You better Belize it; we are in Belize!

We knew there was a strict process in crossing into Belize, we just didn’t expect it to be so exhausting…
After clearing the Mexican side of the border, where we surrendered our vehicle permit, we got to the Belizean side. I’m pretty sure it’s much hotter and more humid there, although just a few meters away…

First thing we had to do was buy liability insurance for Belize (this is one of three Central American countries that requires local liability insurance on top of whatever other insurance you get for your vehicle). After that we had to get our truck’s wheels fumigated against.. who knows what we brought with us from Mexico, eh?
Then the whole process with the visa started…
Israeli citizens (as well as Swiss and Japanese, mind you) need a visa for Belize, and it’s 50 US-dollars, which is quite a bit! While the Australian dude who started the process with us was done in about 5 minutes, we were taken from the main hall of passport control into the back offices, where we passed a detentation room for men and one for women, and waited for the officer to see if we could get the visa. At least there was air-conditioning in the offices area!
After the officer checked our passports and decided we qualify, he began filling out the forms and receipts MANUALLY and with real vintage copy-paper. We left 100 US-dollars, and returned to the main hall, where we were explained of the dangers of any influenza symptoms. We also saw another officer regarding the car – he checked that we got insurance and were fumigated, and sent us on our way.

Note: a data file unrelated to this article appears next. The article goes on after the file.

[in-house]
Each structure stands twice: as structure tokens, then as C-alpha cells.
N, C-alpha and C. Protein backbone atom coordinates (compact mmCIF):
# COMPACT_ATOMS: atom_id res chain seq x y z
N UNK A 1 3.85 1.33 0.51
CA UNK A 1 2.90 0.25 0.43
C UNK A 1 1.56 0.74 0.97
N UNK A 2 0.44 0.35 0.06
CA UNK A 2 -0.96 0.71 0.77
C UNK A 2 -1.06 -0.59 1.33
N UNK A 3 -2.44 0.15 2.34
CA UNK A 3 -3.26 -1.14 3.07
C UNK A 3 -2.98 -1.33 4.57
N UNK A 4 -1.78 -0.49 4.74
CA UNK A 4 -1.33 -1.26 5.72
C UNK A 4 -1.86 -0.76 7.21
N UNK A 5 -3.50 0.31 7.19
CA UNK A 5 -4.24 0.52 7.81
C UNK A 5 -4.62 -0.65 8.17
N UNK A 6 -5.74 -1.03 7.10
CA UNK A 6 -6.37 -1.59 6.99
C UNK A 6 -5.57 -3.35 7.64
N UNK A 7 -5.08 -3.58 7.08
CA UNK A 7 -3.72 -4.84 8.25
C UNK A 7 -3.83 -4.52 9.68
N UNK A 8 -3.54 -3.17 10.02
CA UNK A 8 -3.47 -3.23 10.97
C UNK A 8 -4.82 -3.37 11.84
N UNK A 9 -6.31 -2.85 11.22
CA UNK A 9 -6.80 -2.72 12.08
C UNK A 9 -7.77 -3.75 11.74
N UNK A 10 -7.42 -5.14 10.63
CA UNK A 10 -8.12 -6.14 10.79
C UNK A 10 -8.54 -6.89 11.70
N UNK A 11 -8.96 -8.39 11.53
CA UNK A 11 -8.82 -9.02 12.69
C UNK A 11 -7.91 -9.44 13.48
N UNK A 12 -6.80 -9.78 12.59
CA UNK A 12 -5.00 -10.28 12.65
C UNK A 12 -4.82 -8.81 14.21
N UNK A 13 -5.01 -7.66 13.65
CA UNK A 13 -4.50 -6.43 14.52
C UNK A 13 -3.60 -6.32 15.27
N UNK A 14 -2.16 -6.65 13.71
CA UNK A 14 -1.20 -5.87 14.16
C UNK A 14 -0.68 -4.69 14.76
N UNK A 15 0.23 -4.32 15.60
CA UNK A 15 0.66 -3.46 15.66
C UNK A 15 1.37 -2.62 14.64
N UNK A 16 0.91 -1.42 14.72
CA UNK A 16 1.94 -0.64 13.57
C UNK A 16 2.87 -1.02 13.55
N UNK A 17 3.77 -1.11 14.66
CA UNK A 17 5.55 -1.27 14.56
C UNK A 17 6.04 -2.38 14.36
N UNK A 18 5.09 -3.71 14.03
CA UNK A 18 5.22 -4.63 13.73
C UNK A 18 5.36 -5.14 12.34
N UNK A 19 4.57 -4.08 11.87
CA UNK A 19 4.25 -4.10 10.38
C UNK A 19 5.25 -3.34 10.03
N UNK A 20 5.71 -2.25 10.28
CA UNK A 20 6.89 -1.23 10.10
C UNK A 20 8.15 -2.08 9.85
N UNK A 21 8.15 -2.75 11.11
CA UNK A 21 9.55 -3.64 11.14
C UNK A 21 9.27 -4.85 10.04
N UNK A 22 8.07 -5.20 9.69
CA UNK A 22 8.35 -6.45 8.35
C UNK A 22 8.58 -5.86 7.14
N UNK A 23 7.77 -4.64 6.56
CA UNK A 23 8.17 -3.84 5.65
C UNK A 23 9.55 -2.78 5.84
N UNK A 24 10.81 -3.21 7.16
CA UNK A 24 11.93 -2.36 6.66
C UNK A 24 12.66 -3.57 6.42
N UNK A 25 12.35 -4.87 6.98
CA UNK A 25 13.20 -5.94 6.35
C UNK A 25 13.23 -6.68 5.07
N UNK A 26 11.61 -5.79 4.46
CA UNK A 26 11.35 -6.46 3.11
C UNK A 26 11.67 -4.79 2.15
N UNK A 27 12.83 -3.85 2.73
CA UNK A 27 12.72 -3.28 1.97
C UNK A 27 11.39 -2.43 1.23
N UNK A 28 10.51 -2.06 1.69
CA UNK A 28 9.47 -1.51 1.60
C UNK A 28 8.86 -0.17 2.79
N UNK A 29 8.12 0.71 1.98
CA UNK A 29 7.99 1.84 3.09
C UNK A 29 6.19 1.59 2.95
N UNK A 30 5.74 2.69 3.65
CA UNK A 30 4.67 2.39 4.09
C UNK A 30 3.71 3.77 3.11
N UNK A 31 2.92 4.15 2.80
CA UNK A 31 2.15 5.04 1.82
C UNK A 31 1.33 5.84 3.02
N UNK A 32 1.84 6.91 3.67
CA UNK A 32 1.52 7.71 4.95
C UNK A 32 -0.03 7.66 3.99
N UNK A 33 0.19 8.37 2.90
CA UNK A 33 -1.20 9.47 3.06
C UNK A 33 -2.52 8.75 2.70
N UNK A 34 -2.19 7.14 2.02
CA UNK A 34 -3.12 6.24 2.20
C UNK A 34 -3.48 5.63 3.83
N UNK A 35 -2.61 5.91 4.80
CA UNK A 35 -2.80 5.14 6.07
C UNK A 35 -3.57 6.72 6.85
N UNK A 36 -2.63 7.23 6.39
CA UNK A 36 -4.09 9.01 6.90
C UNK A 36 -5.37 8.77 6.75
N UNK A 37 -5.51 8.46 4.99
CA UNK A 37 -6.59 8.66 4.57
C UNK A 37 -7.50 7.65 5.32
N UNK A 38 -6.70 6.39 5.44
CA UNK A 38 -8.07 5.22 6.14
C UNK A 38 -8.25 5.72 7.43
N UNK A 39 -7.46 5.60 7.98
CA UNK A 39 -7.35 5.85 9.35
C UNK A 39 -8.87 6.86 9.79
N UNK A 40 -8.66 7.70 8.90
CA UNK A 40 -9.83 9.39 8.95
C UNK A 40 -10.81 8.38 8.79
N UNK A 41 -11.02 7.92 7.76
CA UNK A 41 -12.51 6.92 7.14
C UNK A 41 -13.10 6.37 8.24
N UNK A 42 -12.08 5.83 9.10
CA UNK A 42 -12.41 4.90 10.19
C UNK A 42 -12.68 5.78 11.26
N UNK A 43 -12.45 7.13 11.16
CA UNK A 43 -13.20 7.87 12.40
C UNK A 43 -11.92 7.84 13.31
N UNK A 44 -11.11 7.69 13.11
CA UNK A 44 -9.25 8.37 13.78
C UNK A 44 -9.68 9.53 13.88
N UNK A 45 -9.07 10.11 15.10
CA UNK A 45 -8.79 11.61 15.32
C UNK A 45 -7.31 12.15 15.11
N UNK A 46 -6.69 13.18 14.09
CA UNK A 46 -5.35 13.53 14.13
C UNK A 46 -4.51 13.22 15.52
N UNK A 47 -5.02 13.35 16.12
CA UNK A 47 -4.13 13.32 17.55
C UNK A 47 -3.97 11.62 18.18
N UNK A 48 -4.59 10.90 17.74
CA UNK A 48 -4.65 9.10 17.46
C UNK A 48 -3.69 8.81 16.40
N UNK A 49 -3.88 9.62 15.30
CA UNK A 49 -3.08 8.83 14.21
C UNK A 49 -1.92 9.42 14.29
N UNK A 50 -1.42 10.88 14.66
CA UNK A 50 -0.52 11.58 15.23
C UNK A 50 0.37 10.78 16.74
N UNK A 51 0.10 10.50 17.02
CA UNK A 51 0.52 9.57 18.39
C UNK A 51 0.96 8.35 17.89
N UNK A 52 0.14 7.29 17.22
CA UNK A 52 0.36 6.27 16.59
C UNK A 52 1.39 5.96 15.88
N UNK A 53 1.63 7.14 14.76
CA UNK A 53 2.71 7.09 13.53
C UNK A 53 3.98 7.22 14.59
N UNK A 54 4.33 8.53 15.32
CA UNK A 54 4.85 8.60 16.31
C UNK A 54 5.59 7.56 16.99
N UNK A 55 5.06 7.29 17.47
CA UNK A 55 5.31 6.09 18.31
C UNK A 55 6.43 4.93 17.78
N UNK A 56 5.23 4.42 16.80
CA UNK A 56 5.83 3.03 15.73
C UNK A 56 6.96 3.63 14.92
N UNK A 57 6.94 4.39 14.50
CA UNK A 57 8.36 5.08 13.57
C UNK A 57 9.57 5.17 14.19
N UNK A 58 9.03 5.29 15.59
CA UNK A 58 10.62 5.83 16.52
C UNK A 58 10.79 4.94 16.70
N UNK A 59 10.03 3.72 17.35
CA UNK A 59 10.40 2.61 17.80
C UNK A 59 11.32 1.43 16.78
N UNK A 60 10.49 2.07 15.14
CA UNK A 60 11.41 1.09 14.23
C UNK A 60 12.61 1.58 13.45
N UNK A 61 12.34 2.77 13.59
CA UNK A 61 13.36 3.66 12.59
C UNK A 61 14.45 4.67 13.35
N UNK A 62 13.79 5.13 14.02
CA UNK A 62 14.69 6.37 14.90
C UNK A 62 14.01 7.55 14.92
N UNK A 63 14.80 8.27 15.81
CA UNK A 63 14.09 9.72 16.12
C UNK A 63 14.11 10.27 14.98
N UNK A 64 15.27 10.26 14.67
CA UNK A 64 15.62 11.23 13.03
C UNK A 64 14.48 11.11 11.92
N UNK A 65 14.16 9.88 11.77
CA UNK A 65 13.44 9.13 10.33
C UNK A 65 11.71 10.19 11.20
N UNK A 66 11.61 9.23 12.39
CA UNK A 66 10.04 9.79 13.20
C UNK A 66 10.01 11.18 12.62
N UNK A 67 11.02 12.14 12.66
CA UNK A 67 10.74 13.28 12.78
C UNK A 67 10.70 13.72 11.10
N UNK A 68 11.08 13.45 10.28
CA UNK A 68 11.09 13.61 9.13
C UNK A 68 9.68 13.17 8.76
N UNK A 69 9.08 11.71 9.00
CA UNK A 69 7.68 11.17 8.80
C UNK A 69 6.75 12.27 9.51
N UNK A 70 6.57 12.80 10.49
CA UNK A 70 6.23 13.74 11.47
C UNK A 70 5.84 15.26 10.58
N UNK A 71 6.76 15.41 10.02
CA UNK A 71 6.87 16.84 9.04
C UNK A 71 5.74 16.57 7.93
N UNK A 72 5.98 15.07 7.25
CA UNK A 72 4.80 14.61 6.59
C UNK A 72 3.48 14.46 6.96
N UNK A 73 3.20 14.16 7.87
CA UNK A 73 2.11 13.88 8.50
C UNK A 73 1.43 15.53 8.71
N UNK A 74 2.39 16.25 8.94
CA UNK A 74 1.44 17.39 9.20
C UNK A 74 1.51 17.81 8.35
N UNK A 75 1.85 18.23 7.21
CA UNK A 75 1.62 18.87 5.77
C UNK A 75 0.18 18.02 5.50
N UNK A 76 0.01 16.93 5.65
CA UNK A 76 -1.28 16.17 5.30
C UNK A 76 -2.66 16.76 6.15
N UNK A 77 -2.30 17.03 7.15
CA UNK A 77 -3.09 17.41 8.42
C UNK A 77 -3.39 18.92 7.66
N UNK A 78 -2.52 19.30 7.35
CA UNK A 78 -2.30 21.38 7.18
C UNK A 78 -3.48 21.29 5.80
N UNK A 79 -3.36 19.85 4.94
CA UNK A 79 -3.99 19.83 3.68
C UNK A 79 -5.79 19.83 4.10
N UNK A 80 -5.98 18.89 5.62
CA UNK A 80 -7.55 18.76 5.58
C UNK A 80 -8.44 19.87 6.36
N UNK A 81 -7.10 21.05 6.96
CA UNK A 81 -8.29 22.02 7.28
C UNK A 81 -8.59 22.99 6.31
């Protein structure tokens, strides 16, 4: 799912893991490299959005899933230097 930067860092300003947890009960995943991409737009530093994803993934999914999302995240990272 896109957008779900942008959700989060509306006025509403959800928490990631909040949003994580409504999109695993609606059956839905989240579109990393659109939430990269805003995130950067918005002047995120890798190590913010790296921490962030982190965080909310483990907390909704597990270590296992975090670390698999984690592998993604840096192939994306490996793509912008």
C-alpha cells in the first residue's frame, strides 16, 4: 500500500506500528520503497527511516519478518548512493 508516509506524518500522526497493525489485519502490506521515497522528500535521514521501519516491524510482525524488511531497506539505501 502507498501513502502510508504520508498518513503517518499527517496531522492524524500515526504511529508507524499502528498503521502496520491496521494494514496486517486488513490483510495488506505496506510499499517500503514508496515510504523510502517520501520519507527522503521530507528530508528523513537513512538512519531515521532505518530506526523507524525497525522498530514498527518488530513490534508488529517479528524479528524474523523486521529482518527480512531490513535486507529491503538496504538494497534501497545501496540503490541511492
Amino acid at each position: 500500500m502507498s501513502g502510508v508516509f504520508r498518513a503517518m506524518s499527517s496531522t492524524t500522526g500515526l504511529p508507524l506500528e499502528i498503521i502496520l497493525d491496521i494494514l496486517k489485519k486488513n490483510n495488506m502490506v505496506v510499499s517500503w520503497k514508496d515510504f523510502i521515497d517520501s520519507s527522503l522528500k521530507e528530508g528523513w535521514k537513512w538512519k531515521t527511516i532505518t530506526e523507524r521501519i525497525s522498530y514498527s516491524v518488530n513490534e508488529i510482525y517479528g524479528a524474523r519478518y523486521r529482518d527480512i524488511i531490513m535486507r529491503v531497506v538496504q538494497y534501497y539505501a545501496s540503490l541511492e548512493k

So we got into the car and drove to the next check-point, where we were told that the car has to be emptied completely and everything must be inspected in the hall we just came from (why didn’t anybody tell us about this when we were there????). So we returned, and got everything out of the car. We have a lot of stuff in the car.. Seriously, a lot. We brought almost everything back to the hall with the help of a porter and a small cart, and there was an officer who didn’t even look at the stuff! We just took it in and right back out the other side and into the car again..

But after all this and just two hours later, we were in Belize.

We could feel the different vibes already in the border crossing process; this country is different than Mexico, for sure.
First of all – they speak English. This English doesn’t sound quite like the one we’re used to, but it’s English. And many of the people are black, or at least darker, although many other have Mexican/Mayan characteristics. And everybody’s singing or laughing… what a strange place…

The first town we drove into, Corozal, is one of the bigger towns in Belize. It looks like a little village..
As we headed for our destination, we started putting things together.

Belize is a tiny little country of about 200,000 people. The main spoken languages are English, Creole and Spanish, and the people are a mix between blacks that were brought from Africa as slaves (Garifuna) and local Mayans, as well as Mestizos who escaped the War of the Castes in Mexico in the 19th century.